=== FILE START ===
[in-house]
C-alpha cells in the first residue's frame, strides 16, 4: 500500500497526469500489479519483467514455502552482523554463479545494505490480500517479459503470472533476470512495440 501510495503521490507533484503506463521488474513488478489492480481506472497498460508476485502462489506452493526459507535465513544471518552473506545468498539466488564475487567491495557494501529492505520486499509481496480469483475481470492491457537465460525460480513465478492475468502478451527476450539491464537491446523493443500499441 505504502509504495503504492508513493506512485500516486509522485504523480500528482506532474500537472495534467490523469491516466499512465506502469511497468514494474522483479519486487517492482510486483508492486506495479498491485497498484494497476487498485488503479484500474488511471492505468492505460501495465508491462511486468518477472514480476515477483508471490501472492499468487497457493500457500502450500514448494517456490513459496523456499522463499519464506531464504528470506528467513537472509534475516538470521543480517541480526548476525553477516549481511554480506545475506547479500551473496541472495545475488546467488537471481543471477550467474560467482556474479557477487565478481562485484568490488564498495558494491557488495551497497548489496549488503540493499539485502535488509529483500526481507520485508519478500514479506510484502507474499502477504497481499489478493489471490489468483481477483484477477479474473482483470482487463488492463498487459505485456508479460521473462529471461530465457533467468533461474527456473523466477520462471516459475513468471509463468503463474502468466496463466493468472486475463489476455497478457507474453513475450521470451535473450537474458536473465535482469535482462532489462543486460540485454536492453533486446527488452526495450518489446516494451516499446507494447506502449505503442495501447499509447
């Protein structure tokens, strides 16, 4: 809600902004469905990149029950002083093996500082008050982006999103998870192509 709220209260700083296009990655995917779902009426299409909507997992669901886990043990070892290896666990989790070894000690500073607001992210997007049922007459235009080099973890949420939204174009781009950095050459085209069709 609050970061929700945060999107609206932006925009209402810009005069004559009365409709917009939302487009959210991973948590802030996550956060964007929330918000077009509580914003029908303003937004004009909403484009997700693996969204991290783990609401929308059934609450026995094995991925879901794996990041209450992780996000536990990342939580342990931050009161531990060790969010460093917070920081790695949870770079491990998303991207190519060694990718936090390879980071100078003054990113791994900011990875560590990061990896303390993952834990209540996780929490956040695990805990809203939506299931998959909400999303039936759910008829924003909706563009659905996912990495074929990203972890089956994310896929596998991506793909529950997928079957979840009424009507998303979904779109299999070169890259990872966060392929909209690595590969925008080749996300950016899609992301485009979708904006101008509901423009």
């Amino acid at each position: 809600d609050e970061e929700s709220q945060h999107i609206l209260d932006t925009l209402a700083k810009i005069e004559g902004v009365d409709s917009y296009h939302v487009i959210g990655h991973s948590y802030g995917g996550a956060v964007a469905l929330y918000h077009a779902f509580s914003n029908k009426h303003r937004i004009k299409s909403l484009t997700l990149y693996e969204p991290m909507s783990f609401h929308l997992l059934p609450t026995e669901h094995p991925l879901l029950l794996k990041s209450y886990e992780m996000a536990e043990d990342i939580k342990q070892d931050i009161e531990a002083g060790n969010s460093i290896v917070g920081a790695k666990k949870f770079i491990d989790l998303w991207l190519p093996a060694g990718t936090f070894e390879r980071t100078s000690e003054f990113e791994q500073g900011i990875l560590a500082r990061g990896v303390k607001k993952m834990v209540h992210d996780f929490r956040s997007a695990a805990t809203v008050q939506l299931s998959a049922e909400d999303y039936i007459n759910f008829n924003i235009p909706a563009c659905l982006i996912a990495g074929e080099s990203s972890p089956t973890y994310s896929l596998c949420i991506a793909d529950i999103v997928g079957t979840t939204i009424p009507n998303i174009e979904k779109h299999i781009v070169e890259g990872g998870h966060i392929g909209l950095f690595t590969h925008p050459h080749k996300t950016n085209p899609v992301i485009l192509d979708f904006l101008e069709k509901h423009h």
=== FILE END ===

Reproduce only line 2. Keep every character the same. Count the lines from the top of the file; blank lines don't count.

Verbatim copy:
C-alpha cells in the first residue's frame, strides 16, 4: 500500500497526469500489479519483467514455502552482523554463479545494505490480500517479459503470472533476470512495440 501510495503521490507533484503506463521488474513488478489492480481506472497498460508476485502462489506452493526459507535465513544471518552473506545468498539466488564475487567491495557494501529492505520486499509481496480469483475481470492491457537465460525460480513465478492475468502478451527476450539491464537491446523493443500499441 505504502509504495503504492508513493506512485500516486509522485504523480500528482506532474500537472495534467490523469491516466499512465506502469511497468514494474522483479519486487517492482510486483508492486506495479498491485497498484494497476487498485488503479484500474488511471492505468492505460501495465508491462511486468518477472514480476515477483508471490501472492499468487497457493500457500502450500514448494517456490513459496523456499522463499519464506531464504528470506528467513537472509534475516538470521543480517541480526548476525553477516549481511554480506545475506547479500551473496541472495545475488546467488537471481543471477550467474560467482556474479557477487565478481562485484568490488564498495558494491557488495551497497548489496549488503540493499539485502535488509529483500526481507520485508519478500514479506510484502507474499502477504497481499489478493489471490489468483481477483484477477479474473482483470482487463488492463498487459505485456508479460521473462529471461530465457533467468533461474527456473523466477520462471516459475513468471509463468503463474502468466496463466493468472486475463489476455497478457507474453513475450521470451535473450537474458536473465535482469535482462532489462543486460540485454536492453533486446527488452526495450518489446516494451516499446507494447506502449505503442495501447499509447